If you’ve already forgotten, let me remind you: UCLA lost to Oregon State 27-20 on Saturday.
God, this sucks.
Usually with these posts, we give you an adjective in the title to give you a taste of how good (or bad) the grades are for the defense (something like “grading the amazing Bruins defense”). This time? We don’t know what to think of the squad. At times, the unit was easily the best aspect of this team and, at others, it was downright maddening and ineffective.
Of course, certain parts of the defense were consistent, be it consistently great or awful. Here are the grades for the defense against OSU.
Defensive Line: B+
The defensive line has proven to be the best unit of the defense, if not the entire squad. Although Sean Mannion had a solid day, passing-wise, he was under pressure quite a bit, and was sacked a total of five times, a feat that would not have been accomplished had the D-line didn’t bully the Oregon State defense the way it did.
It wasn’t a dominant performance, though, because Mannion wasn’t exactly rattled consistently and he was still able to get off his two touchdown passes and 380 passing yards. But the ground game was, for the most part, well … grounded.
The line was aggressive and forced numerous 3-and-outs, too. Of course, they had their fair share of dumb moments, but nothing egregious. Overall, the unit did its job.
What we can say about the defensive line, we can say about the linebackers, if not with a bit more positivity and praise.
Because these aggressive linebackers did what they were supposed to, aiding the line in getting pressure in the OSU backfield and doing what it can to stop big gains from short passes. There weren’t very many yards after the catch in the underneath game, and the linebackers tackled well. Of course, their coverage was spotty and while we can’t entirely fault them for that, they did play a part in their own demise.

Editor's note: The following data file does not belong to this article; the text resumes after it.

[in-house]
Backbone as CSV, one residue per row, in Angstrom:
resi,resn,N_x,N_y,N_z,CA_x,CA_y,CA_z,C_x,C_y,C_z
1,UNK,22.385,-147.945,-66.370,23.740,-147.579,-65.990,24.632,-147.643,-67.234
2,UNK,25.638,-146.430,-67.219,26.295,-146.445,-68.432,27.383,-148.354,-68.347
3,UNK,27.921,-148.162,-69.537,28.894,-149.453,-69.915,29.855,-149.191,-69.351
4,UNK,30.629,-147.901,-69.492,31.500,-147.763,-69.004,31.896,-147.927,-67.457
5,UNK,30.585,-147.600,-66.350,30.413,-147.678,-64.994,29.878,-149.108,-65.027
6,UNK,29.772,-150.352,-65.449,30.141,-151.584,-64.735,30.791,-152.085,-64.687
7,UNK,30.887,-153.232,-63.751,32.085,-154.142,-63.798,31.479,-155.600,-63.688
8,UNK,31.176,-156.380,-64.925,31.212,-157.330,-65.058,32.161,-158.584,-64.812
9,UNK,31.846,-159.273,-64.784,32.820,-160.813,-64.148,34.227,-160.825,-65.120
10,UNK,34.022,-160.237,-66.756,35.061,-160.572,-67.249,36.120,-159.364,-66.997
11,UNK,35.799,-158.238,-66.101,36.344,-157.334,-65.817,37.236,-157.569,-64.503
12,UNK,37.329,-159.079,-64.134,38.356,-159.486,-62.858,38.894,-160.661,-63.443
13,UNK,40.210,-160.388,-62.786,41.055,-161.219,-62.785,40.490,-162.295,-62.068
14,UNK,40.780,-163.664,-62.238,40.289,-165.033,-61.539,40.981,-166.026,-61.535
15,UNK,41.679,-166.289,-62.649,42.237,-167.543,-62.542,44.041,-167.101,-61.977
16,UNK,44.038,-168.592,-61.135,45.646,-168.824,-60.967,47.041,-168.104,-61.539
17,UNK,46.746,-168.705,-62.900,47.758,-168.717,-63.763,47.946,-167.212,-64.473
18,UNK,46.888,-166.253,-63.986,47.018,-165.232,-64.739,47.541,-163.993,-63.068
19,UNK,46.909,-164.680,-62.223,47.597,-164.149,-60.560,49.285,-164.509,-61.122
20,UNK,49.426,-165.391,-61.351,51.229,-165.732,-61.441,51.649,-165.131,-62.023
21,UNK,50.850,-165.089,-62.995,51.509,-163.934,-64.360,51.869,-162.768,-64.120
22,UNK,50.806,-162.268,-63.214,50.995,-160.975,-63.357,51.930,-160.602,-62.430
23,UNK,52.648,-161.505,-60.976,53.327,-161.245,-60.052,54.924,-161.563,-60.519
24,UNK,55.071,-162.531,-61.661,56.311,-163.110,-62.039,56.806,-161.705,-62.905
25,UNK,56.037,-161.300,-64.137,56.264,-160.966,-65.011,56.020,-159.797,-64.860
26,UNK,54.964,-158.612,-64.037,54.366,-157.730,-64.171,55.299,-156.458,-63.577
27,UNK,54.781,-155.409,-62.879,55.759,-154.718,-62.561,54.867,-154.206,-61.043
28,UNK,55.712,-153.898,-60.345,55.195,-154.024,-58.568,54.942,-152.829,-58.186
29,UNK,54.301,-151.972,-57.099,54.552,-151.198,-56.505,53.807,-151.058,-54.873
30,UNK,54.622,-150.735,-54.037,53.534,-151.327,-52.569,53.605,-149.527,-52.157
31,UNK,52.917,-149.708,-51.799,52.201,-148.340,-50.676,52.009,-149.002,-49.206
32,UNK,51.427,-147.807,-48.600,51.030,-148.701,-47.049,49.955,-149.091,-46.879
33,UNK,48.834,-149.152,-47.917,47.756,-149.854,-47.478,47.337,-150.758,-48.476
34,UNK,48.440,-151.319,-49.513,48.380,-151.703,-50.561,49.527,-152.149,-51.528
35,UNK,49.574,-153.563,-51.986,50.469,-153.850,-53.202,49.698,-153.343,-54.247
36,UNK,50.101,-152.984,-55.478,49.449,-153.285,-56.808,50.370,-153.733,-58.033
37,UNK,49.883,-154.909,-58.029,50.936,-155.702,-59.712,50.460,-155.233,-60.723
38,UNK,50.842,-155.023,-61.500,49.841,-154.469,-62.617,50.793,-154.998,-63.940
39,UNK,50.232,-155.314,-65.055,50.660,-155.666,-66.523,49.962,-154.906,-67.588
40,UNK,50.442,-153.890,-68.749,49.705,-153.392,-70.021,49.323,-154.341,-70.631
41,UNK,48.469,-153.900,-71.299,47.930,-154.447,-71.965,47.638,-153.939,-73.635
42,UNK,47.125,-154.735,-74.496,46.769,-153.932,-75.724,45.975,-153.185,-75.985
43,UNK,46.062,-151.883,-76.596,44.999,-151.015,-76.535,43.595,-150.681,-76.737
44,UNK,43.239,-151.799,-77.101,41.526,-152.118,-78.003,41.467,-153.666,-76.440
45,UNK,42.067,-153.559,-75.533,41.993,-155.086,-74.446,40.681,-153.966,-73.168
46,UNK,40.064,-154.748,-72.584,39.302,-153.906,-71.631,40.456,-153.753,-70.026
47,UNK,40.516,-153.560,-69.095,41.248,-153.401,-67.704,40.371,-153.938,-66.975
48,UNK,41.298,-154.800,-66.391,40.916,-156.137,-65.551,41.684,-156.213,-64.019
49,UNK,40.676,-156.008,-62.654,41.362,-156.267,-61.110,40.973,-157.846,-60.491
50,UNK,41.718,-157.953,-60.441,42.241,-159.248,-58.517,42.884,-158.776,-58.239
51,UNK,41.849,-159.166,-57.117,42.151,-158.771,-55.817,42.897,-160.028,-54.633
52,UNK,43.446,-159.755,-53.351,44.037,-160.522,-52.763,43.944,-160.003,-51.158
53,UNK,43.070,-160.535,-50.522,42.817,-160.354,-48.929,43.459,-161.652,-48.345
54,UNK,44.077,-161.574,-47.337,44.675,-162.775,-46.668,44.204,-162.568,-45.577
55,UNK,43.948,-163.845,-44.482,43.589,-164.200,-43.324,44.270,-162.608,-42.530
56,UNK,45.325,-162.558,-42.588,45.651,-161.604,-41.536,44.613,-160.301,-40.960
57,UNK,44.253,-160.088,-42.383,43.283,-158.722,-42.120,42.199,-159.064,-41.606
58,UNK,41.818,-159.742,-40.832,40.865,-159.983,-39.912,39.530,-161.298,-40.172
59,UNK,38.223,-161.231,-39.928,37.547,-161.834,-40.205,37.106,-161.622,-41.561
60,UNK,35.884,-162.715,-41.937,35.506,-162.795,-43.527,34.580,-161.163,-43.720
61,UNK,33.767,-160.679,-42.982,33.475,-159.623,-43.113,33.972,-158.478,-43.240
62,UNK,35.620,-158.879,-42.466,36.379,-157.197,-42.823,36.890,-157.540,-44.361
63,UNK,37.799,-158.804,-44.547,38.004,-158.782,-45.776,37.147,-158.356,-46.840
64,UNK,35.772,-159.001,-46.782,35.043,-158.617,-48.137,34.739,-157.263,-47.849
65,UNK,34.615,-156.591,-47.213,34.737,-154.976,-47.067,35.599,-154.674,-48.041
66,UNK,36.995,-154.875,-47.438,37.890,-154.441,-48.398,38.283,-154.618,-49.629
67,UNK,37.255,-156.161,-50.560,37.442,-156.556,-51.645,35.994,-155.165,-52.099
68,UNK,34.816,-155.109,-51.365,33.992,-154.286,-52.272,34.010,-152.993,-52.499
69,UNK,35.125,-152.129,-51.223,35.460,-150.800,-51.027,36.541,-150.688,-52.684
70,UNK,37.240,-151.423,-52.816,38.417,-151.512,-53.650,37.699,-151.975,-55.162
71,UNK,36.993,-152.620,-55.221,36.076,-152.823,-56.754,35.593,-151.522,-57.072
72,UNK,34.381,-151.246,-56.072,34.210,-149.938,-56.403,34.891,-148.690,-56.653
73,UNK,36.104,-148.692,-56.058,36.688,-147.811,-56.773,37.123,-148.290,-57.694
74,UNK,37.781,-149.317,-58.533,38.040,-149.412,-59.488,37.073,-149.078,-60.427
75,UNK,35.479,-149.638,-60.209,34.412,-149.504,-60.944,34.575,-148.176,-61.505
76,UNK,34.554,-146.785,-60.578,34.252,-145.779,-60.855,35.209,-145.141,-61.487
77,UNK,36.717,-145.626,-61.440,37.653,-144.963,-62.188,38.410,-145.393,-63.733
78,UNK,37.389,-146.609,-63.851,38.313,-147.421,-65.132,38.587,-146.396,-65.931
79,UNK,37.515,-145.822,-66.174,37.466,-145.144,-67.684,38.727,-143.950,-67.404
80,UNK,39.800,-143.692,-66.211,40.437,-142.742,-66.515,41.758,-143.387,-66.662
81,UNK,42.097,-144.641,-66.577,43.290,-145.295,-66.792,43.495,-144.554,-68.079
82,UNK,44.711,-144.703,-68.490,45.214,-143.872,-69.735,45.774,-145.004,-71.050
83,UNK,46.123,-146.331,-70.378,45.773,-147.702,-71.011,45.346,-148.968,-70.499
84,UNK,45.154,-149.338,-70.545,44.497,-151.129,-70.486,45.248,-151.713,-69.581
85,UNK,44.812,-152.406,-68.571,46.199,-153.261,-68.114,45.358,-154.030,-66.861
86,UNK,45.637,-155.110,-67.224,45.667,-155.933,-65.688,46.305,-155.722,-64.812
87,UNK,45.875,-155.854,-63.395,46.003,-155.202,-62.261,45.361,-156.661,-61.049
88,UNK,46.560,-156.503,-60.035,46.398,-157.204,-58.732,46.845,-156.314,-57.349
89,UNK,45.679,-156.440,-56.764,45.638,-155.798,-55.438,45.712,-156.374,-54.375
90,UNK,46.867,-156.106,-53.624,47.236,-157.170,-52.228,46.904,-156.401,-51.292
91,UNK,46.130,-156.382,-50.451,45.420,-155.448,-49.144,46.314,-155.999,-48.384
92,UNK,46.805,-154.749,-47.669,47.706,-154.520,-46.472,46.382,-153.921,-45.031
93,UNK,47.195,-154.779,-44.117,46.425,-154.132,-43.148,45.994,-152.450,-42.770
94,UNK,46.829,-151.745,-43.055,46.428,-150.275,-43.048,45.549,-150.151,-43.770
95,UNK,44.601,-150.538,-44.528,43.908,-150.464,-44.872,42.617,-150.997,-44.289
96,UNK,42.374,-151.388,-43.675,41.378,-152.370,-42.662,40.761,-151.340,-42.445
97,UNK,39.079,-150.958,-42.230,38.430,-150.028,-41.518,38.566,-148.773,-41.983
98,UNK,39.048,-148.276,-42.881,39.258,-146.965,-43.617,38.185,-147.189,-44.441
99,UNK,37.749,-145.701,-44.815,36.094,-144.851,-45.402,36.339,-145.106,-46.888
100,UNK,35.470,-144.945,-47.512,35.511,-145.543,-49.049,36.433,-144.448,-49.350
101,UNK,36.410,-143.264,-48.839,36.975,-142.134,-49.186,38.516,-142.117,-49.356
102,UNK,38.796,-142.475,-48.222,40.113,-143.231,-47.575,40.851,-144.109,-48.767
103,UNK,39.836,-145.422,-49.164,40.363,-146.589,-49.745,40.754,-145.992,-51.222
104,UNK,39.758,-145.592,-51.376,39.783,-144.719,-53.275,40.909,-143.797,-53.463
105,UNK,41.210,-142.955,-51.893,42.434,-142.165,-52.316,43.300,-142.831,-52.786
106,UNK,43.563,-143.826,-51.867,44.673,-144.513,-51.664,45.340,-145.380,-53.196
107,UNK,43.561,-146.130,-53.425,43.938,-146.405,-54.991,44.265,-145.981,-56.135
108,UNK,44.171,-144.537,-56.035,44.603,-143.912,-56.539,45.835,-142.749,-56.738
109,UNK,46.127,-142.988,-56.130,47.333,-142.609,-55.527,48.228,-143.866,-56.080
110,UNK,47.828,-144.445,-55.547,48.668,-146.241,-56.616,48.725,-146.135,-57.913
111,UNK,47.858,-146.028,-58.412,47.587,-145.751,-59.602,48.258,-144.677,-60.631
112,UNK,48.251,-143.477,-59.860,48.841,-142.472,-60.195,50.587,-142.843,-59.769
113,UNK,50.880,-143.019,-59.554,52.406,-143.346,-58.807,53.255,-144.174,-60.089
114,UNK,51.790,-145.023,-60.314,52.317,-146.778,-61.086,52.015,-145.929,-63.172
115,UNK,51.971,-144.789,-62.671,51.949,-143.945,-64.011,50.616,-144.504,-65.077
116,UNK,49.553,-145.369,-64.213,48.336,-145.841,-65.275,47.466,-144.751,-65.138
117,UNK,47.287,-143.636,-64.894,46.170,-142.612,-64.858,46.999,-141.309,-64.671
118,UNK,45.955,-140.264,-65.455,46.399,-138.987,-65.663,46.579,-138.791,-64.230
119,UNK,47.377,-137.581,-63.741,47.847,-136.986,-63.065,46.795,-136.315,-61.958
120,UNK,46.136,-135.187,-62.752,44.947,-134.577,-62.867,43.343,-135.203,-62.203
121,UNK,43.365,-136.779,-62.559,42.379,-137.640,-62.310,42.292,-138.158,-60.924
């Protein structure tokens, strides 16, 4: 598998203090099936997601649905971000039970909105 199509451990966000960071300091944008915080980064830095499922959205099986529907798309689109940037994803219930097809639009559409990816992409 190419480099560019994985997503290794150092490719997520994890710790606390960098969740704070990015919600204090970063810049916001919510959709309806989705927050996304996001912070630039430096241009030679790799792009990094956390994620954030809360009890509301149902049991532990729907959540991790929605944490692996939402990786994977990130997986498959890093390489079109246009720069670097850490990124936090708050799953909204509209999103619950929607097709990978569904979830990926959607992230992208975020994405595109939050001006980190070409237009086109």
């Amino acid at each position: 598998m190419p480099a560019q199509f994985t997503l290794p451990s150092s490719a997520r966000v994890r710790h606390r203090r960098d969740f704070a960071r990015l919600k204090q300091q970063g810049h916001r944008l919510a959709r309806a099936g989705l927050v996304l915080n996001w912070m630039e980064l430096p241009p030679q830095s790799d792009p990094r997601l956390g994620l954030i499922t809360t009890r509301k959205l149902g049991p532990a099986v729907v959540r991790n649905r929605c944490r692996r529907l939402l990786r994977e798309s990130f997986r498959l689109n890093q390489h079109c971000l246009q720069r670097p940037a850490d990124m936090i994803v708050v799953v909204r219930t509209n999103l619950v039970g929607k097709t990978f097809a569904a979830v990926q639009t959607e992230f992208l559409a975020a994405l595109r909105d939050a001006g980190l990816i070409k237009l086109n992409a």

Overall, though, the unit was solid, and the star was — again — Anthony Barr, who has been a pleasant surprise.
That’s about as much as I can say about the secondary, which thoroughly had its ass handed to it by Oregon State’s wide-outs, and particularly, Markus Wheaton, who exploded for nine catches and 150 yards. Meanwhile, though, Brandin Cooks nabbed 175 yards off of six catches. Both dudes earned a touchdown reception.
And those numbers can’t tell the half of it. Watching Sheldon Price screw himself constantly was painful, and he got torched every which way by the Oregon State wide-outs. This is a far cry from the praise he received for locking down A.J. Jenkins in the Kraft Fight Hunger Bowl in 2011.
Of course, we knew the secondary would be bad. But this bad? 379 yards through the air, damn near all of them on deep balls?
It’s awful, and we hope this squad gets its shit together, otherwise, UCLA is done.